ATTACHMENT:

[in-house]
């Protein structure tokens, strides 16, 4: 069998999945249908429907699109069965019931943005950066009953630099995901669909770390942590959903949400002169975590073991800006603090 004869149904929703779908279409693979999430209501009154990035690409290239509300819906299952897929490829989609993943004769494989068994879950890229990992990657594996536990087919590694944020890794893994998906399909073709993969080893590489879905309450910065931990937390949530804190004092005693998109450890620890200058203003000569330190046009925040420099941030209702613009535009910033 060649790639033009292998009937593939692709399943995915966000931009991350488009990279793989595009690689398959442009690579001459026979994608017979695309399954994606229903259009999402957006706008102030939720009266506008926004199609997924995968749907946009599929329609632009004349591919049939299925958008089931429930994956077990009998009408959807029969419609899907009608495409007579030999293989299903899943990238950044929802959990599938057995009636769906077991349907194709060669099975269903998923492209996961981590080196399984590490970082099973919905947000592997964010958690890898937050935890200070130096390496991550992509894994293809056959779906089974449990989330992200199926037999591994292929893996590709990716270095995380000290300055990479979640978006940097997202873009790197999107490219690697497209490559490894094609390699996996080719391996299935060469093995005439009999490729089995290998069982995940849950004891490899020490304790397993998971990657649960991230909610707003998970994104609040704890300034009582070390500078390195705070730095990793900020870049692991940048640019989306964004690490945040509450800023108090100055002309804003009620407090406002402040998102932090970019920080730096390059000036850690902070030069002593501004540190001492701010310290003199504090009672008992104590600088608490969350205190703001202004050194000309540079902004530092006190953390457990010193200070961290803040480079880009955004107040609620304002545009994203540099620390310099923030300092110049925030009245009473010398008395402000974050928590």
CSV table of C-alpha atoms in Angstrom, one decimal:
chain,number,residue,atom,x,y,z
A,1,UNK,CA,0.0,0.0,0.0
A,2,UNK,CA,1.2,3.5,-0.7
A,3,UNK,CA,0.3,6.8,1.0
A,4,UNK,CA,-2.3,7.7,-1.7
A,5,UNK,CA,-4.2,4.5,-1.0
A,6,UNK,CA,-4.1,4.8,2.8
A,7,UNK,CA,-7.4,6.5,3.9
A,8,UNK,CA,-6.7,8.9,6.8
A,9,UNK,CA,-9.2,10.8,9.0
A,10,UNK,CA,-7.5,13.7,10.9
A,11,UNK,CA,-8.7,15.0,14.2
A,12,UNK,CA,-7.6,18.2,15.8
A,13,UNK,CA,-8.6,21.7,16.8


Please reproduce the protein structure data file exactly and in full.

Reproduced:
[in-house]
């Protein structure tokens, strides 16, 4: 069998999945249908429907699109069965019931943005950066009953630099995901669909770390942590959903949400002169975590073991800006603090 004869149904929703779908279409693979999430209501009154990035690409290239509300819906299952897929490829989609993943004769494989068994879950890229990992990657594996536990087919590694944020890794893994998906399909073709993969080893590489879905309450910065931990937390949530804190004092005693998109450890620890200058203003000569330190046009925040420099941030209702613009535009910033 060649790639033009292998009937593939692709399943995915966000931009991350488009990279793989595009690689398959442009690579001459026979994608017979695309399954994606229903259009999402957006706008102030939720009266506008926004199609997924995968749907946009599929329609632009004349591919049939299925958008089931429930994956077990009998009408959807029969419609899907009608495409007579030999293989299903899943990238950044929802959990599938057995009636769906077991349907194709060669099975269903998923492209996961981590080196399984590490970082099973919905947000592997964010958690890898937050935890200070130096390496991550992509894994293809056959779906089974449990989330992200199926037999591994292929893996590709990716270095995380000290300055990479979640978006940097997202873009790197999107490219690697497209490559490894094609390699996996080719391996299935060469093995005439009999490729089995290998069982995940849950004891490899020490304790397993998971990657649960991230909610707003998970994104609040704890300034009582070390500078390195705070730095990793900020870049692991940048640019989306964004690490945040509450800023108090100055002309804003009620407090406002402040998102932090970019920080730096390059000036850690902070030069002593501004540190001492701010310290003199504090009672008992104590600088608490969350205190703001202004050194000309540079902004530092006190953390457990010193200070961290803040480079880009955004107040609620304002545009994203540099620390310099923030300092110049925030009245009473010398008395402000974050928590």
CSV table of C-alpha atoms in Angstrom, one decimal:
chain,number,residue,atom,x,y,z
A,1,UNK,CA,0.0,0.0,0.0
A,2,UNK,CA,1.2,3.5,-0.7
A,3,UNK,CA,0.3,6.8,1.0
A,4,UNK,CA,-2.3,7.7,-1.7
A,5,UNK,CA,-4.2,4.5,-1.0
A,6,UNK,CA,-4.1,4.8,2.8
A,7,UNK,CA,-7.4,6.5,3.9
A,8,UNK,CA,-6.7,8.9,6.8
A,9,UNK,CA,-9.2,10.8,9.0
A,10,UNK,CA,-7.5,13.7,10.9
A,11,UNK,CA,-8.7,15.0,14.2
A,12,UNK,CA,-7.6,18.2,15.8
A,13,UNK,CA,-8.6,21.7,16.8